© Associated Press
A tourist kisses the Blarney Stone – which researchers now say is Irish in origin.
As millions of Irish people at home and abroad celebrate Saint Patrick's Day by pinning shamrocks to their clothes and downing the odd pint or two, their Celtic cousins across the sea in Scotland have shattered a couple of myths about one of Ireland's most iconic tourist attractions.
The Blarney Stone - famous for giving you the "gift of the gab" if you kiss it - is 100% Irish, according to researchers at Glasgow University.
For centuries, legends have abounded about the origins of the stone, which some have claimed was hewn from Stonehenge or sent over as a gift from the Scots by Robert the Bruce after victory at the battle of Bannockburn in 1314. But the secret of the stone has been unravelled after the discovery of a unique 19th-century microscopic slide taken from the rock at Blarney Castle, near Cork.
Geologists at the University of Glasgow's Hunterian Museum can reveal the true nature of the Stone after studying the historic microscope slide, containing a slice of the stone ground so thin that it is transparent to light. Their analysis indicates the Blarney is a limestone, made of the mineral calcite, and containing recrystallised and slightly deformed fragments of fossil brachiopod shells and bryozoans - all of which are unique to the region where it is based.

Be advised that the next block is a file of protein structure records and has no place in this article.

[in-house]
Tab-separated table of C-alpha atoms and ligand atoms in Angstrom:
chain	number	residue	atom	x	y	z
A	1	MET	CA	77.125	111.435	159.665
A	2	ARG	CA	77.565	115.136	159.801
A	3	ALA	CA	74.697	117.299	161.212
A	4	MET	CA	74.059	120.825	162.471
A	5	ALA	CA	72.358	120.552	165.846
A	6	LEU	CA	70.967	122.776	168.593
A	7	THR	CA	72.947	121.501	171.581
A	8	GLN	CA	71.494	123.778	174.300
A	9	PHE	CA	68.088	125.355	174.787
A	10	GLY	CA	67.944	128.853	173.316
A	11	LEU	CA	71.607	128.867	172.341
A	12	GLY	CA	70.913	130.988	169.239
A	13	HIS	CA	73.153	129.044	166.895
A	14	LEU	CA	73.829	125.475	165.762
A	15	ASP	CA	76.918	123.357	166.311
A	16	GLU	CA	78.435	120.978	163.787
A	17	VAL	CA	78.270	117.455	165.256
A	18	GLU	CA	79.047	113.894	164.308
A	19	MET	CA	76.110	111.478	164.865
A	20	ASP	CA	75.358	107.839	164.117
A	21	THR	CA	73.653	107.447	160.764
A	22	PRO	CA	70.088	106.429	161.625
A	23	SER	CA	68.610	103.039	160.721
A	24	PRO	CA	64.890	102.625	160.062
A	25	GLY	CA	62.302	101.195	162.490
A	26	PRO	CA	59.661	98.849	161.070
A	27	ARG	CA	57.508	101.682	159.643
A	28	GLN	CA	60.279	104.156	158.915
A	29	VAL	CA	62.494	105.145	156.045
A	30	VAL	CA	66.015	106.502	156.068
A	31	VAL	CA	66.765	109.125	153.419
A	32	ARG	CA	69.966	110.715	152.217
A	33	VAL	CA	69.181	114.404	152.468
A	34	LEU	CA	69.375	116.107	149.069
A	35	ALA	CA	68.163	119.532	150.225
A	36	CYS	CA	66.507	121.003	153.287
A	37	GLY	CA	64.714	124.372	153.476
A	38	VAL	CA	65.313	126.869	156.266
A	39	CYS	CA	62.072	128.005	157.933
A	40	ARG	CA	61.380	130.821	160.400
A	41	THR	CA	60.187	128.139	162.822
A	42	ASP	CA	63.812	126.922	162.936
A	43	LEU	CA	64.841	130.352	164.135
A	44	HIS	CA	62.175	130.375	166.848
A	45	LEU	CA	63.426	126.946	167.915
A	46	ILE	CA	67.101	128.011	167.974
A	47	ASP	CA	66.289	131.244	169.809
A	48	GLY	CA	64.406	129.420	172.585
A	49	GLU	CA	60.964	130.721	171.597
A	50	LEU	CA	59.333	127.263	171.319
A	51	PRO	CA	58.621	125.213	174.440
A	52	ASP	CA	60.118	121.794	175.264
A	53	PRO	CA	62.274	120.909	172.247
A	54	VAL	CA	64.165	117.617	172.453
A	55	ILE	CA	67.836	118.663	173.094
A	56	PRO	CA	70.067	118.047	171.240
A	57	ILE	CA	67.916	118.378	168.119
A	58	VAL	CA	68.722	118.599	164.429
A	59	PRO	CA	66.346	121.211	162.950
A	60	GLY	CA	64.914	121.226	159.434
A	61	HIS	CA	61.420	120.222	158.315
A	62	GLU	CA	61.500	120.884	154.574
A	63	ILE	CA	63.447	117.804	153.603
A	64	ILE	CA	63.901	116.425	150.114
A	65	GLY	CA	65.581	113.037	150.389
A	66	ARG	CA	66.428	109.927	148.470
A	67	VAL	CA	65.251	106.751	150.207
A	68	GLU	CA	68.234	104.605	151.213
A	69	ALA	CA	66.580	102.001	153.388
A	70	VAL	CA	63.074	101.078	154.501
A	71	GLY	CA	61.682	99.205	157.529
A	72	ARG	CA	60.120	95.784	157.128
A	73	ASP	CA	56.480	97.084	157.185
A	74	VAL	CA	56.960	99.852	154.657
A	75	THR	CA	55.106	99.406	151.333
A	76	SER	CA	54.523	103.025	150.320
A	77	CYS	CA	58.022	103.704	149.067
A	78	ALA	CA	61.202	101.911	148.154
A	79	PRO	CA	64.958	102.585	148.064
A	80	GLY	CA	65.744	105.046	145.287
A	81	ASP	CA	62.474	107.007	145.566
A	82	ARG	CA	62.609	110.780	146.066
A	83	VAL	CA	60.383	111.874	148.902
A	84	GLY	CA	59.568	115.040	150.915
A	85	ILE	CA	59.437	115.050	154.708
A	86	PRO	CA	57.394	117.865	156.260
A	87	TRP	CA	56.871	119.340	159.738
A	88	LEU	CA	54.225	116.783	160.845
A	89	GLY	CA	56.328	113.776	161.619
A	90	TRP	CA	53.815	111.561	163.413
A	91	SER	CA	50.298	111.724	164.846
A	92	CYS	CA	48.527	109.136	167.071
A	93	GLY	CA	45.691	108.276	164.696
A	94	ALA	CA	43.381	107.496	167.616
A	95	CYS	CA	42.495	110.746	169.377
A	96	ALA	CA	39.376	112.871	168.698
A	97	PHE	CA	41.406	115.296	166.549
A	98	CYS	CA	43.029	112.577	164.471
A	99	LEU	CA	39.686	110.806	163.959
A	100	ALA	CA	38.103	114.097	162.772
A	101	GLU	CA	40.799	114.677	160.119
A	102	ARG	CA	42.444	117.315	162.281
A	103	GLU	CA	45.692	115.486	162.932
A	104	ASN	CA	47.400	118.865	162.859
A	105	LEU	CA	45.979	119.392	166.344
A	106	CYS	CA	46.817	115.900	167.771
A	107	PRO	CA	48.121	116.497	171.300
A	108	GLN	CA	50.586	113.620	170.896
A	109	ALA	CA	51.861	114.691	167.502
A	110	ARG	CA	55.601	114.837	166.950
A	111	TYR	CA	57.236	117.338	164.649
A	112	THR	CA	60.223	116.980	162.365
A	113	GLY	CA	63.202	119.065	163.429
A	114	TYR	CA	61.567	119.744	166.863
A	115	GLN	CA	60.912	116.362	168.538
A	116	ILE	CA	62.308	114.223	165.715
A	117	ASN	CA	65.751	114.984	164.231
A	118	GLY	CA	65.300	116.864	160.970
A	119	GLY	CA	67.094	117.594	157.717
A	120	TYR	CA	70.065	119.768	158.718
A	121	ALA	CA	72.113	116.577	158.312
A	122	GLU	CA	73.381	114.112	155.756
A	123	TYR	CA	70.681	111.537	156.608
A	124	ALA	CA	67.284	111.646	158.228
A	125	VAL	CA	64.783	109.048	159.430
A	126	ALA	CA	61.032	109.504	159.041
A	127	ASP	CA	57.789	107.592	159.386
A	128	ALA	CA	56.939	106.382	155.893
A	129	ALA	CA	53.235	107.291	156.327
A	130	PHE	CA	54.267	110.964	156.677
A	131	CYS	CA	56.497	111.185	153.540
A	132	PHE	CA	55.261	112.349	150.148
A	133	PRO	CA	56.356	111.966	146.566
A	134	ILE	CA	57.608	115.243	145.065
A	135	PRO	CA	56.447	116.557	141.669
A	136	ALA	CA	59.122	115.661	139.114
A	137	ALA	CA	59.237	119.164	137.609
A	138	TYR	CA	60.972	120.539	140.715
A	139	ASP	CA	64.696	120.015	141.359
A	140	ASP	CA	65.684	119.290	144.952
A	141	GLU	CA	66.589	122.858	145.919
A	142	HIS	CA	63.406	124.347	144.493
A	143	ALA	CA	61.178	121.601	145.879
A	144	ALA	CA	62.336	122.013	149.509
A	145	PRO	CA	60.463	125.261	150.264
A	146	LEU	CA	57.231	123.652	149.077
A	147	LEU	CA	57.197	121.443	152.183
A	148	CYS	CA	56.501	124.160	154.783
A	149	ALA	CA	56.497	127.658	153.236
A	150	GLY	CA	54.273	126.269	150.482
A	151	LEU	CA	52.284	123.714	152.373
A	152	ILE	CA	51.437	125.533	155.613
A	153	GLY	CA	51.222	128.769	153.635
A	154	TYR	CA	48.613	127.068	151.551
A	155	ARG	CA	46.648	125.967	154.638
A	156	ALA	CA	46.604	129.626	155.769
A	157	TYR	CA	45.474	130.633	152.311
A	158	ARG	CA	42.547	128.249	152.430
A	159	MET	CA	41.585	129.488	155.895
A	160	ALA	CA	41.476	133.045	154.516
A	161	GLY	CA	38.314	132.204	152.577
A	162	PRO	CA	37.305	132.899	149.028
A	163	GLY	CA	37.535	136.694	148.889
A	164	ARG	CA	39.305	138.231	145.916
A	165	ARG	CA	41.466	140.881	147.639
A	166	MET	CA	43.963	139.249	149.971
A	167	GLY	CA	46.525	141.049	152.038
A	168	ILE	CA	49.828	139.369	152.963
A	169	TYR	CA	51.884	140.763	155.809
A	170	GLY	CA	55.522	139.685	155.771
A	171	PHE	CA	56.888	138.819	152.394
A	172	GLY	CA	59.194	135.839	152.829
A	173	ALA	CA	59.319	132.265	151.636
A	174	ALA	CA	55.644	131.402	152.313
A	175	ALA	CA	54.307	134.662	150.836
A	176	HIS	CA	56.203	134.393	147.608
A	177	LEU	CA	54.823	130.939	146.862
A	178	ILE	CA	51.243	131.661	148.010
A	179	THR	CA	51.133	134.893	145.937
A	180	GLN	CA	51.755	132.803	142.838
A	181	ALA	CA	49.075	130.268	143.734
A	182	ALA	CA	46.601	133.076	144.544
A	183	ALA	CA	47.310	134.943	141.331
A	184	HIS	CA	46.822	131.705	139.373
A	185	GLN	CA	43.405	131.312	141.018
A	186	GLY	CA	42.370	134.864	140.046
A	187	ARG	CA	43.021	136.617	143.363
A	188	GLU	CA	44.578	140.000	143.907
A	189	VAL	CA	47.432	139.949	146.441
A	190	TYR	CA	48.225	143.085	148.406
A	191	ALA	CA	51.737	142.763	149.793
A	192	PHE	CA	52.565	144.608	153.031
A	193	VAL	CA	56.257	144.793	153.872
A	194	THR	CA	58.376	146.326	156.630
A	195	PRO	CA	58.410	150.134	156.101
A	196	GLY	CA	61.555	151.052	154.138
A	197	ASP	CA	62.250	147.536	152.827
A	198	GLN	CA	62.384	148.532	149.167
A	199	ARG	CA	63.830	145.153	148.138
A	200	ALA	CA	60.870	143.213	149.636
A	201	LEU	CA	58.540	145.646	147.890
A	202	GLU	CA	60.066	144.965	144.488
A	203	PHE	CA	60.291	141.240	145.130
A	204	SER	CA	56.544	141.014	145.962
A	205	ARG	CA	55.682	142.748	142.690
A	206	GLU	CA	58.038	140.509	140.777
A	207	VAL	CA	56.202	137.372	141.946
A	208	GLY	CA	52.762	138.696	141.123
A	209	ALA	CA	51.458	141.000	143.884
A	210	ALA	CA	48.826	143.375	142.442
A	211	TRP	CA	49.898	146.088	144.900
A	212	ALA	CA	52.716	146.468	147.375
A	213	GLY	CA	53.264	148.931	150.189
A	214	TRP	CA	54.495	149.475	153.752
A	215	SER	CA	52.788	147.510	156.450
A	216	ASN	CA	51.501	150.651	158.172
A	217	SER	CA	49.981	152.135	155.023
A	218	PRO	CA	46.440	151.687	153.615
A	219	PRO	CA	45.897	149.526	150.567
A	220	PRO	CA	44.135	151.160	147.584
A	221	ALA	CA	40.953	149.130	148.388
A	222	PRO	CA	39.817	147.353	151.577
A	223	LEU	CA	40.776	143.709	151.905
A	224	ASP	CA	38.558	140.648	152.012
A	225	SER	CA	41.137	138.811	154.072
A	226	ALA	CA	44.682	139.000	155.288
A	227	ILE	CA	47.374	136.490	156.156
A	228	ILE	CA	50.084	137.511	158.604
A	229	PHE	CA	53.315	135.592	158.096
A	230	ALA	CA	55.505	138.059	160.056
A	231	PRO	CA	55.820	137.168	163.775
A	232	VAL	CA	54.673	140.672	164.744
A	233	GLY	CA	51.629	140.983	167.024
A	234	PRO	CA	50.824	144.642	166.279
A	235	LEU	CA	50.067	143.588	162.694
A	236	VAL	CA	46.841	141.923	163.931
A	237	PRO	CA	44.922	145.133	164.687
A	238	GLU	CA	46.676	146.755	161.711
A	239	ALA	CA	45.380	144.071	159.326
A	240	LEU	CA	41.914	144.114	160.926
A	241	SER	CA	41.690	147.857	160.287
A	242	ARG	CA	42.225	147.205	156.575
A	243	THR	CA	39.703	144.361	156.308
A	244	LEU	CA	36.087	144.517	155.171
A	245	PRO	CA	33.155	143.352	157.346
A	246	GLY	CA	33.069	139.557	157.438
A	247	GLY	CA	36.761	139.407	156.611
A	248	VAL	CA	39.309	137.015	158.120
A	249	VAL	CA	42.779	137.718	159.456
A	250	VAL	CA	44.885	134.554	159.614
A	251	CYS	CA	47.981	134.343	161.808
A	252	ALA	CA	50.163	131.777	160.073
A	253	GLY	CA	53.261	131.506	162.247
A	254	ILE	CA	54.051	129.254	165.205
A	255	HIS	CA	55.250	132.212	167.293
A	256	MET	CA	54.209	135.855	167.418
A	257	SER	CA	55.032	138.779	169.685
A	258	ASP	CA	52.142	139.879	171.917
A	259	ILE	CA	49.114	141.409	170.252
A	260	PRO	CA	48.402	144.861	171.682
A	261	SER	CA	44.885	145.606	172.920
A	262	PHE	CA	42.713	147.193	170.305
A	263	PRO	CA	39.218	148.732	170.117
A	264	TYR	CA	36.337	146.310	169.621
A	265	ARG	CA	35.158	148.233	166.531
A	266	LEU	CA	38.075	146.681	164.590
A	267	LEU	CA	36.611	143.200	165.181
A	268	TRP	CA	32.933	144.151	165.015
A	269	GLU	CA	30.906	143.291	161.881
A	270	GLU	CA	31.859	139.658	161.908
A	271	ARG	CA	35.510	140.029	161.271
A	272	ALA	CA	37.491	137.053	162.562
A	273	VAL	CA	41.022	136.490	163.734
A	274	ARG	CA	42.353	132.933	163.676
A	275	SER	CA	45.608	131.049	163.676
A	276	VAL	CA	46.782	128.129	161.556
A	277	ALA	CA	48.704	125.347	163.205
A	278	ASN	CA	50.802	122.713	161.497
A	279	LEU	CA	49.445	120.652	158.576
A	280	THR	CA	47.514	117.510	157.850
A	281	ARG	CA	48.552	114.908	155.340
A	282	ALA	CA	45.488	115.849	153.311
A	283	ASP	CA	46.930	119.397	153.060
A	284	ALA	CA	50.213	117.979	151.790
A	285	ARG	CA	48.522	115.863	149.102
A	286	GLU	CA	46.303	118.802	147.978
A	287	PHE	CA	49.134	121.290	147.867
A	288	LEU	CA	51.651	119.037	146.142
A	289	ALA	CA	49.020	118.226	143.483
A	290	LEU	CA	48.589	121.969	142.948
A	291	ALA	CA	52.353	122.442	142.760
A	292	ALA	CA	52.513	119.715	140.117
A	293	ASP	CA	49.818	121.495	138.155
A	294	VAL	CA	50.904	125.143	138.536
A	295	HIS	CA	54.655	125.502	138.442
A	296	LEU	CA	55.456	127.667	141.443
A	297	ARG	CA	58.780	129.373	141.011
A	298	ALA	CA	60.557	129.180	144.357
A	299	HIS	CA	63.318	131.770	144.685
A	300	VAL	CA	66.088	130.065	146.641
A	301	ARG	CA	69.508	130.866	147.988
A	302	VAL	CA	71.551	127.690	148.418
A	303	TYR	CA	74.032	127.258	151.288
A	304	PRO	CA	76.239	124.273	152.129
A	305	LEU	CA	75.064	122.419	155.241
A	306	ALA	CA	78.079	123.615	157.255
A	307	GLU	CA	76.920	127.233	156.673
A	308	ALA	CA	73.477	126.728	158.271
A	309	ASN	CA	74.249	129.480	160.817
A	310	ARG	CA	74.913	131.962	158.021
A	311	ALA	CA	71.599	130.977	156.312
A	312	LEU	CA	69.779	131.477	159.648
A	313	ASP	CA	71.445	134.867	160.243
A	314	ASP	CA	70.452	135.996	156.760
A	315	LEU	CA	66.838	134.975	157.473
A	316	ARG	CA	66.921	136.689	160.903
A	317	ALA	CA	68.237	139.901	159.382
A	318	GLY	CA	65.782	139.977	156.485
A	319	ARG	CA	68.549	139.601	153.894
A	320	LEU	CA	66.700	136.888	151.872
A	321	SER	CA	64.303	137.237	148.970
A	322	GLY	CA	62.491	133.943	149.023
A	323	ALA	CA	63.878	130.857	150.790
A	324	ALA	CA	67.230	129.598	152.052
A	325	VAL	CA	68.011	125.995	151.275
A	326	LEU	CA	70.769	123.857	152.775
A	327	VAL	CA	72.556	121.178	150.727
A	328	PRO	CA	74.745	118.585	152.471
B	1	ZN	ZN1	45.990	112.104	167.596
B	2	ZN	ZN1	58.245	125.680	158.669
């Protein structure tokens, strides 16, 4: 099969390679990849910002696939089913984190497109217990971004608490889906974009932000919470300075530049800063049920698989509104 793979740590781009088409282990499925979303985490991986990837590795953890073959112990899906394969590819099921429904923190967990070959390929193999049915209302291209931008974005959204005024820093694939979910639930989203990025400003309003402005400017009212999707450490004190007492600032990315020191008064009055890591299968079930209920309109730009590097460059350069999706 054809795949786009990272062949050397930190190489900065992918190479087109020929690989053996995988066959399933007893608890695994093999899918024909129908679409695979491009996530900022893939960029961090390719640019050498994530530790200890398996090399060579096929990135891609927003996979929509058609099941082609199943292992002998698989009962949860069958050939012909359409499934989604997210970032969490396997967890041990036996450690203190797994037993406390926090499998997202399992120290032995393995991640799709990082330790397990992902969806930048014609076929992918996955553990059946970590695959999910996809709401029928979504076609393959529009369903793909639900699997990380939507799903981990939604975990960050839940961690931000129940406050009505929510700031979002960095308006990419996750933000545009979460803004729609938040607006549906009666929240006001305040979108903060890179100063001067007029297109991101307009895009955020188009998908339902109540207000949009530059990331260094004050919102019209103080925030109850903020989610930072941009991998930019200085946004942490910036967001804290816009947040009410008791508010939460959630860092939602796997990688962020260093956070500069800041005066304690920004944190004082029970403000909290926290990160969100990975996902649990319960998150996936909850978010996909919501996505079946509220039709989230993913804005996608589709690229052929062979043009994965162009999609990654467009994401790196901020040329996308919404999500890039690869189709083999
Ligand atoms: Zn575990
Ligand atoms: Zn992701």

Dr John Faithfull, curator at the Hunterian museum, said: "This strongly supports views that the stone is made of local carboniferous limestone, about 330m years old, and indicates that it has nothing to do with the Stonehenge bluestones, or the sandstone of the current 'Stone of Destiny', now in Edinburgh Castle."